Yesterday Google released their first public software builds for Android P, for developers. The software looks pretty great – if users can appreciate the tiny detail changes as such. But there’s something that’s not entirely obvious up front, as its presented by Android blogs aplenty. Non-developer users shouldn’t download Android P at all – not yet, at least. Developers of Android apps, by all means download and utilize – everyone else: now’s the time to let bloggers do all the hard work for you.
The software package in “Android P Developer Preview 1” is not meant to be loaded on any Android phone, not yet. Don’t let another publication suggest that flashing Android is is a great idea for anyone, and should be tried out immediately, for whatever reason. The release of Android P in Developer Preview mode is not reason enough to go ahead and load the software to your personal smartphone.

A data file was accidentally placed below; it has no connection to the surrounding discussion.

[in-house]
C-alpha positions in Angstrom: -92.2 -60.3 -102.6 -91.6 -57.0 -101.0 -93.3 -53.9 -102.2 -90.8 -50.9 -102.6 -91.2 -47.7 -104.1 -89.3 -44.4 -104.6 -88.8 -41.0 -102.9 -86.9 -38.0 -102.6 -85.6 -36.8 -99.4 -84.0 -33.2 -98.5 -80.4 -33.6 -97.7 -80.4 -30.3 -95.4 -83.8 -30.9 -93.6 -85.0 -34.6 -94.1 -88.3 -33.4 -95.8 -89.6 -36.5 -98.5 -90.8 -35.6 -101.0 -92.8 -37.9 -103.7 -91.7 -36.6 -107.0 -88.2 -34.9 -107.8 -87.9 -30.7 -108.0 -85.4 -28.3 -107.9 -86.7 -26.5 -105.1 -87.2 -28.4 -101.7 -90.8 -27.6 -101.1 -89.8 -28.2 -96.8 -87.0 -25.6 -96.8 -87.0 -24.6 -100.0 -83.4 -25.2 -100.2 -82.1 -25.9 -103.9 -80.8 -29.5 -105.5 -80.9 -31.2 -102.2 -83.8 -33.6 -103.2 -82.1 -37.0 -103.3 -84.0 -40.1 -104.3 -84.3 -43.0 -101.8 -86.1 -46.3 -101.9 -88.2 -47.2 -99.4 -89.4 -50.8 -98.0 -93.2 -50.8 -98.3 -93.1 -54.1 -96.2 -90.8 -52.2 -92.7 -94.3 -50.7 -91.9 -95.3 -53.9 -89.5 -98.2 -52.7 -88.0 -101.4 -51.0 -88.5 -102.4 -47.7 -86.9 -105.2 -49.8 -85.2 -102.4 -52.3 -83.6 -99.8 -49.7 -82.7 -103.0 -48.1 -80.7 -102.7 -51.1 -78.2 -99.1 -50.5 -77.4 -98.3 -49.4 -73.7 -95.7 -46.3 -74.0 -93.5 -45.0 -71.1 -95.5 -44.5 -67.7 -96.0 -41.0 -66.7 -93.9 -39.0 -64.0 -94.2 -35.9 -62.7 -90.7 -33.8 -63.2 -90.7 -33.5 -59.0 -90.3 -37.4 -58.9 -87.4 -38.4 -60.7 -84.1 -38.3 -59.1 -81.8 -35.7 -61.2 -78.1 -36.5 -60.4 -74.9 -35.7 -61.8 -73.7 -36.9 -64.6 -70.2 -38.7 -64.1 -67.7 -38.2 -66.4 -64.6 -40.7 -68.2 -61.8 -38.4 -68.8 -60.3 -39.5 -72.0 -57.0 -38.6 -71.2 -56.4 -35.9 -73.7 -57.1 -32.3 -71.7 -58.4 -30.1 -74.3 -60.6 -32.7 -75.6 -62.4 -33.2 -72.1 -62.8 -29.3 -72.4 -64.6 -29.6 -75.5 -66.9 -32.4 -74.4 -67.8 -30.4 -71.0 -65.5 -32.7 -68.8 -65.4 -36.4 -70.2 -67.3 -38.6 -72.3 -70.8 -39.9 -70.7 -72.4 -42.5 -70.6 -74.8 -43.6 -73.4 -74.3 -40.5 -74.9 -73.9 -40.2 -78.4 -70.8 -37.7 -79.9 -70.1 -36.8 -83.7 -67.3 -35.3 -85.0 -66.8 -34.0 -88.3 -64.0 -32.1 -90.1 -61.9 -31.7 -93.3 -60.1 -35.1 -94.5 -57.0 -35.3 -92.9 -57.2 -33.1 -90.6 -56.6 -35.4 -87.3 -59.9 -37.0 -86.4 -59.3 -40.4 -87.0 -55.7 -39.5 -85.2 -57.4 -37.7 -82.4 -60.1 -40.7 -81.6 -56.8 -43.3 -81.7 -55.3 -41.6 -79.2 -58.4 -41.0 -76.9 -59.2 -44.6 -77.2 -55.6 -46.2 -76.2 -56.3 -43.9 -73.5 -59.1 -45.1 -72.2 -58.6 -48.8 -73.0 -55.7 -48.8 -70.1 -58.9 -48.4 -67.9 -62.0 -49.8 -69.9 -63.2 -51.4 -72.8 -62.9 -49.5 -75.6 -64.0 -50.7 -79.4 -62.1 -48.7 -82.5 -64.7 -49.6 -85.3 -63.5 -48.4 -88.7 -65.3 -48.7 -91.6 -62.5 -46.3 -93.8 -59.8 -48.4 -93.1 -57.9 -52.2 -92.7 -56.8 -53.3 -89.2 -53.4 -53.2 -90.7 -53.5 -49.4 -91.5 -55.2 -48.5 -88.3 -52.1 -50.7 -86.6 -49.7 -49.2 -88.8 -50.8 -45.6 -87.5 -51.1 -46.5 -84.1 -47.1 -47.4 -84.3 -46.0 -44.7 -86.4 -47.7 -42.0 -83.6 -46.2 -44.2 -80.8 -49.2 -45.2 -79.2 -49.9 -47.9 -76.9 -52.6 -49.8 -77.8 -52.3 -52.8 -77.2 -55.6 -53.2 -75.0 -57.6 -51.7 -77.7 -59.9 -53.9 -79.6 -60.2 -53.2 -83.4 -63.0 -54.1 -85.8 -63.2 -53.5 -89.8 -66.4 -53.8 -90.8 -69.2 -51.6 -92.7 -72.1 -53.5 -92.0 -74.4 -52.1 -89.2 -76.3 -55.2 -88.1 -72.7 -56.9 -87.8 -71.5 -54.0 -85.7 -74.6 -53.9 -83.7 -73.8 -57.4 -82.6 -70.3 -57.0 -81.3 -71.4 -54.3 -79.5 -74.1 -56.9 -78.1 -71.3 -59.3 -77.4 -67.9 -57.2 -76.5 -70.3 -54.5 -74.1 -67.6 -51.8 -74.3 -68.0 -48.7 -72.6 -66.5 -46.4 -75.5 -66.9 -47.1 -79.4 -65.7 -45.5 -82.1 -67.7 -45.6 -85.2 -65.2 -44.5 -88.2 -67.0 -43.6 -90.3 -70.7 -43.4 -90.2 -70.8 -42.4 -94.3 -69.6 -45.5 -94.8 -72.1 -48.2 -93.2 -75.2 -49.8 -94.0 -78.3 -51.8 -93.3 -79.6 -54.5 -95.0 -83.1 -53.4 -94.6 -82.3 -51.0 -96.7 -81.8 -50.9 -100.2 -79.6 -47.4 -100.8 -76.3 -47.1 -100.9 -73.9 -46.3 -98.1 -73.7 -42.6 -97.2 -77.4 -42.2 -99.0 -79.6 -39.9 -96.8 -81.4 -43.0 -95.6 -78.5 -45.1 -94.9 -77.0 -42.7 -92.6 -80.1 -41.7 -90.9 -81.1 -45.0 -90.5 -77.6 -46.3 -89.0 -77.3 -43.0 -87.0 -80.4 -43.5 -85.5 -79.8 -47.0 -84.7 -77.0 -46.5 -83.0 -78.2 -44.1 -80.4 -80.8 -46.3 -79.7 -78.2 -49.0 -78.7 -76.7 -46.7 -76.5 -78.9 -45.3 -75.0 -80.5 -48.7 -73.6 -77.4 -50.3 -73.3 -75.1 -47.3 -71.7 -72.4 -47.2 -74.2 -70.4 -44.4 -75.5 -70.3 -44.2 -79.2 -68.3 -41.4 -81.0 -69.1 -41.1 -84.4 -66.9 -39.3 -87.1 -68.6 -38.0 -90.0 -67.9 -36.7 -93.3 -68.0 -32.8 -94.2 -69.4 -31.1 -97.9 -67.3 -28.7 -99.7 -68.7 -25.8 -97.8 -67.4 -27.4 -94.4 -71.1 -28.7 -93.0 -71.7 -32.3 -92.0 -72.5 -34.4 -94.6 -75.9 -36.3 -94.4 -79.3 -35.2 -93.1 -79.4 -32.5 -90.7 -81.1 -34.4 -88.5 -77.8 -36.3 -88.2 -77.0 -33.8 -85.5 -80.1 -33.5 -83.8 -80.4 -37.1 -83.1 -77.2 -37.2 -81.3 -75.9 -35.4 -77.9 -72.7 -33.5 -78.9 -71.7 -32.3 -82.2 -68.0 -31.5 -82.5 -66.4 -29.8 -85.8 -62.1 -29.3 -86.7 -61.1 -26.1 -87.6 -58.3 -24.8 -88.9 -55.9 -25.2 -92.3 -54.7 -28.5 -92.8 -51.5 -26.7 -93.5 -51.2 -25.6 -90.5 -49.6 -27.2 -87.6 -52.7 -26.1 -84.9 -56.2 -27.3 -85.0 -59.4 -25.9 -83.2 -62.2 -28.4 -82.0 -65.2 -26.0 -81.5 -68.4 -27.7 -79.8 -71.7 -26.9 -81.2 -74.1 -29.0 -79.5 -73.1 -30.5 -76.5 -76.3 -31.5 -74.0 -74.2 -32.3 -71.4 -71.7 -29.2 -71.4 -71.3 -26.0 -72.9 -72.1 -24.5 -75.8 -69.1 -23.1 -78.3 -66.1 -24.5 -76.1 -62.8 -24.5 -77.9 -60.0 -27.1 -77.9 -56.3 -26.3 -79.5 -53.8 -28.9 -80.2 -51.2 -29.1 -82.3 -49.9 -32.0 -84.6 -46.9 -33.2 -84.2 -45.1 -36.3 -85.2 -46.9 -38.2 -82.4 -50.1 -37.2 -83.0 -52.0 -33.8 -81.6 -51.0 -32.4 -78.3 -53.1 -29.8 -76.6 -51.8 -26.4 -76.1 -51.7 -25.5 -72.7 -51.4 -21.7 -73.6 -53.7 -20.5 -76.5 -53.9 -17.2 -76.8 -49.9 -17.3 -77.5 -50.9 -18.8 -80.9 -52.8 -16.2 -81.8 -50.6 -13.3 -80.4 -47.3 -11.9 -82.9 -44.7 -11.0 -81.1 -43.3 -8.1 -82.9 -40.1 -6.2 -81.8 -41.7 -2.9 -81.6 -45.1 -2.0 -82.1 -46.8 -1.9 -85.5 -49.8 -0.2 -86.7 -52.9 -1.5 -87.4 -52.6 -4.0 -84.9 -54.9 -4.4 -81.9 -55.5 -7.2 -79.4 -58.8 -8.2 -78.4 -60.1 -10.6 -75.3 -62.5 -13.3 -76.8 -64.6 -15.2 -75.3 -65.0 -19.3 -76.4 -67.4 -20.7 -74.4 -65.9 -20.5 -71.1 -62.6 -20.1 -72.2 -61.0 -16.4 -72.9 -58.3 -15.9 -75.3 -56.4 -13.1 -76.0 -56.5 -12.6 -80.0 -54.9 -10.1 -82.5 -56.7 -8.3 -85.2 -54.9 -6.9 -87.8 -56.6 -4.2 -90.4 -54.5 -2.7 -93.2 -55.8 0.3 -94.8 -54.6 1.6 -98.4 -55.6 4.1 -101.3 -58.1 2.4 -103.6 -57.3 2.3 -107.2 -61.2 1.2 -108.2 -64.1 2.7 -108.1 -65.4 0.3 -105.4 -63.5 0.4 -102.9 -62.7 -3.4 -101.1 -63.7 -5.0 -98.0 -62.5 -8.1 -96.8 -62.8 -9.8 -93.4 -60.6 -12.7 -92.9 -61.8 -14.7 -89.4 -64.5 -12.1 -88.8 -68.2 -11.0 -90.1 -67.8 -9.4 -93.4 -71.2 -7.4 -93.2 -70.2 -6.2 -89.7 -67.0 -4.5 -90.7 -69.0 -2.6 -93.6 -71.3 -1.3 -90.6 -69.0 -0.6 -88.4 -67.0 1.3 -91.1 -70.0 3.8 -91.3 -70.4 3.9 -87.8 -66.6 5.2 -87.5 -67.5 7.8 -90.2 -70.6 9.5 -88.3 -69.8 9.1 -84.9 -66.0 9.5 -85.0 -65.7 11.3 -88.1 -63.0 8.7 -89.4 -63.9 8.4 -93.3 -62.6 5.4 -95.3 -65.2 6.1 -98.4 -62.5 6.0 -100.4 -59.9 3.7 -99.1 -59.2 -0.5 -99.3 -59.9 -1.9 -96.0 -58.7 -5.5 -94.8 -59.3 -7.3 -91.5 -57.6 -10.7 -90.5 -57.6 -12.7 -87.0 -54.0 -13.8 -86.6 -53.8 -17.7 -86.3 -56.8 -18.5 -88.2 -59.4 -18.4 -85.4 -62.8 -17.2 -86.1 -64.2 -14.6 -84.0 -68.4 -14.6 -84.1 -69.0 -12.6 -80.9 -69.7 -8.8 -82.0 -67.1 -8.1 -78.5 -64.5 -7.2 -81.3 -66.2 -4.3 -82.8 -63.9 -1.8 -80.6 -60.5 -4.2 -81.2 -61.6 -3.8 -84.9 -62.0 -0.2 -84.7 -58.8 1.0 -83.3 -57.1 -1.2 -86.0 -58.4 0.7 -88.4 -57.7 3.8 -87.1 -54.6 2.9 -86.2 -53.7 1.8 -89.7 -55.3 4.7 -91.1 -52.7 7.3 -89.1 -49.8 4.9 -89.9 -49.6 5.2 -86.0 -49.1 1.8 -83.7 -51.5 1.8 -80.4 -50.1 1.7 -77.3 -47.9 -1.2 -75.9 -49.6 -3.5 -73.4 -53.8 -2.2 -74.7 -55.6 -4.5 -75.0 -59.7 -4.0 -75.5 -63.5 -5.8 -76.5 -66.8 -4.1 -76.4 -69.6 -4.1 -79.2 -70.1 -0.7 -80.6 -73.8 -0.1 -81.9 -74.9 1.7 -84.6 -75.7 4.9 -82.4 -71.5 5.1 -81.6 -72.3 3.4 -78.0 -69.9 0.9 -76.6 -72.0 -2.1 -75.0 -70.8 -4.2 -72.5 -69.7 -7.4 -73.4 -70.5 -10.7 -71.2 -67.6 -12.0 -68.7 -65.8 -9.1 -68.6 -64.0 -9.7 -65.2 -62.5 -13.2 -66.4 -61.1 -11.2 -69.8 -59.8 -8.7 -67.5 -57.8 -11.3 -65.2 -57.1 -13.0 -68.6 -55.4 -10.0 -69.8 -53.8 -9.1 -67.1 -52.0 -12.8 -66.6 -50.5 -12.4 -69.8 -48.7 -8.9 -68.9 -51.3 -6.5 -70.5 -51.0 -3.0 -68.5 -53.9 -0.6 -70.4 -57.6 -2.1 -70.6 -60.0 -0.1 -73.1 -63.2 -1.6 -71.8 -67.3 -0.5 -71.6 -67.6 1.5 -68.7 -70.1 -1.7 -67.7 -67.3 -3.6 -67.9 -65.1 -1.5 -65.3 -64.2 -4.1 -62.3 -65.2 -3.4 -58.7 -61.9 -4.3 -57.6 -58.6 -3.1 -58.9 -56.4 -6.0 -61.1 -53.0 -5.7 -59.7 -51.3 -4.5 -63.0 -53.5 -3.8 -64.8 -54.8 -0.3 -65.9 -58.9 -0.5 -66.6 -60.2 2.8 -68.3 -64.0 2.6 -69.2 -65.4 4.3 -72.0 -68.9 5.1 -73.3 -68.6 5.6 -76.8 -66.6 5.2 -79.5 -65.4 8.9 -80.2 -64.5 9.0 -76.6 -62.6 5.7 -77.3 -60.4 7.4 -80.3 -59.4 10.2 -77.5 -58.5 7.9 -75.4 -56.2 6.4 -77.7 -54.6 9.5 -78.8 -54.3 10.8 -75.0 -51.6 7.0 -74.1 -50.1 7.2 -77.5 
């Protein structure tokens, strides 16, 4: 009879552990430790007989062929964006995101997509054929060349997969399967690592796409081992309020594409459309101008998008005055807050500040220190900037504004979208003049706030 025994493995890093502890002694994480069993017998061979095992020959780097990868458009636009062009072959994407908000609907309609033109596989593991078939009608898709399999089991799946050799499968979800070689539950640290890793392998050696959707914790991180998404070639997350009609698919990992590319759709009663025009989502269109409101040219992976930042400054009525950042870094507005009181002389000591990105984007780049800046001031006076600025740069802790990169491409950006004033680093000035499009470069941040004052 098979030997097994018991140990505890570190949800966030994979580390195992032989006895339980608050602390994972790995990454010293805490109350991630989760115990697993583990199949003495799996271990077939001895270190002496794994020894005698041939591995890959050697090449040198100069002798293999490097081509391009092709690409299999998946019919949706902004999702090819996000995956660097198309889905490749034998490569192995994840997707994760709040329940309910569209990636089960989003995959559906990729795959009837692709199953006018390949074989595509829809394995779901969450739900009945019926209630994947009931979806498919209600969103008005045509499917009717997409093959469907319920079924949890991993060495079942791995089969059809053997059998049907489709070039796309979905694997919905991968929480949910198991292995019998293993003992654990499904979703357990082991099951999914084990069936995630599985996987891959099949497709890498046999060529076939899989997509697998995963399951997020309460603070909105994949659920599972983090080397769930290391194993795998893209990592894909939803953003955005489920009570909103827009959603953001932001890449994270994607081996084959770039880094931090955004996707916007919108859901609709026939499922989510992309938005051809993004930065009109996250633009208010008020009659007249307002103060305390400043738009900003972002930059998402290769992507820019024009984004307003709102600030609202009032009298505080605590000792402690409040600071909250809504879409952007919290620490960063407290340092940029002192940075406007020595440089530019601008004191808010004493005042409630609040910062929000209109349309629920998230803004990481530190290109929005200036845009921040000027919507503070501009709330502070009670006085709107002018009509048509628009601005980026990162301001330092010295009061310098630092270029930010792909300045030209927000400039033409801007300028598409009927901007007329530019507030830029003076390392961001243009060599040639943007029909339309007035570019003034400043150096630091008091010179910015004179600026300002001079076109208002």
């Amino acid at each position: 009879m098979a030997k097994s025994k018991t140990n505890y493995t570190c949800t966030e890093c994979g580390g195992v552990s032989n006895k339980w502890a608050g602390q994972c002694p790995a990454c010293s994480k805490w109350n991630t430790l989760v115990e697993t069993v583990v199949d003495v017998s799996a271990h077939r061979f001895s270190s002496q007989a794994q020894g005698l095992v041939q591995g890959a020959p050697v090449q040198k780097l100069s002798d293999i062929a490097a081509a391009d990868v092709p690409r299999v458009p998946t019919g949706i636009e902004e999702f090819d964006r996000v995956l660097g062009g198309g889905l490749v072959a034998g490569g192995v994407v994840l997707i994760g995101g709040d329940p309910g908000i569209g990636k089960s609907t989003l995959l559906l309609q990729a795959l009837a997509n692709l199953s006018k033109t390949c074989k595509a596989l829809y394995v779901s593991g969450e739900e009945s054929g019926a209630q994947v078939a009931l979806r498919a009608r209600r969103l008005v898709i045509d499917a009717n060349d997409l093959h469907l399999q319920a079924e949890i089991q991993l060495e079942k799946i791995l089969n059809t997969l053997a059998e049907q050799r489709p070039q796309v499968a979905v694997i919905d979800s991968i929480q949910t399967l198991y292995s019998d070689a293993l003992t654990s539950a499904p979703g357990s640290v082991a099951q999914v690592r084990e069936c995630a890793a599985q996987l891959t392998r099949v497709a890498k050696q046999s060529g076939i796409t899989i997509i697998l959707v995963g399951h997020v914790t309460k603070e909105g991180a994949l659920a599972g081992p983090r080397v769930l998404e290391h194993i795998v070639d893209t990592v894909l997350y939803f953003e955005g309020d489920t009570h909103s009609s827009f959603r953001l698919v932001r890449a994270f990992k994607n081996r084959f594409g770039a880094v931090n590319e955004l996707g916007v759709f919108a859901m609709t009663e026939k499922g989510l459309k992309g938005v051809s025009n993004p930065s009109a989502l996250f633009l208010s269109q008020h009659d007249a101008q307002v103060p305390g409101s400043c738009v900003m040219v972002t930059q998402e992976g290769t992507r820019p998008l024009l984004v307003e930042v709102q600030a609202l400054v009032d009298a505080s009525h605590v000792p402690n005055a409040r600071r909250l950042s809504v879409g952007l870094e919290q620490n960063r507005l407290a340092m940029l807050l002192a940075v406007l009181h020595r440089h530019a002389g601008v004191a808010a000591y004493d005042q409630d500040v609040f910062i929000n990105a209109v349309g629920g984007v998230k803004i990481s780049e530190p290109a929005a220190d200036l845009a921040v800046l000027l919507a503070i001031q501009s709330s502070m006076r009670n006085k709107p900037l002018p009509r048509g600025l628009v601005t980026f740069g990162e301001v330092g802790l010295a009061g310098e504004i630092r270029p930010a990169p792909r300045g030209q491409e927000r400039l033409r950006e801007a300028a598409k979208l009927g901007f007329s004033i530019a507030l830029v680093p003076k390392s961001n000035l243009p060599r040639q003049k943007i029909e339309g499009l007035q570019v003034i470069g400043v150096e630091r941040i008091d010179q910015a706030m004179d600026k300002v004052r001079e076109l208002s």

TAKE A PEEK: Android P: First Look!
Google released Google Developers hosted Factory Images for Nexus and Pixel Devices this week. Users that visit the hosting site with Google will find several bright red warnings about the situation for developers. At this point in the process, Google already pre-supposes that the user reading the page is a developer and/or a masochist.
Flashing Android P deletes all user data on a given smartphone. Users should be aware of this situation before they even begin to attempt to flash Android P. This is not a process for users that use said smartphone for anything other than app development.
ON THE OTHER HAND, there is another process with which users can get new Android updates before the majority of the rest of the world. It’s called the Android Beta Program and it’s currently out of commission. This completely free program with Google takes place shortly after Google releases their first Beta for a given Android build, and ends just before Google moves on to the next desert. At the moment they’re between Oreo and Android P. So sit tight!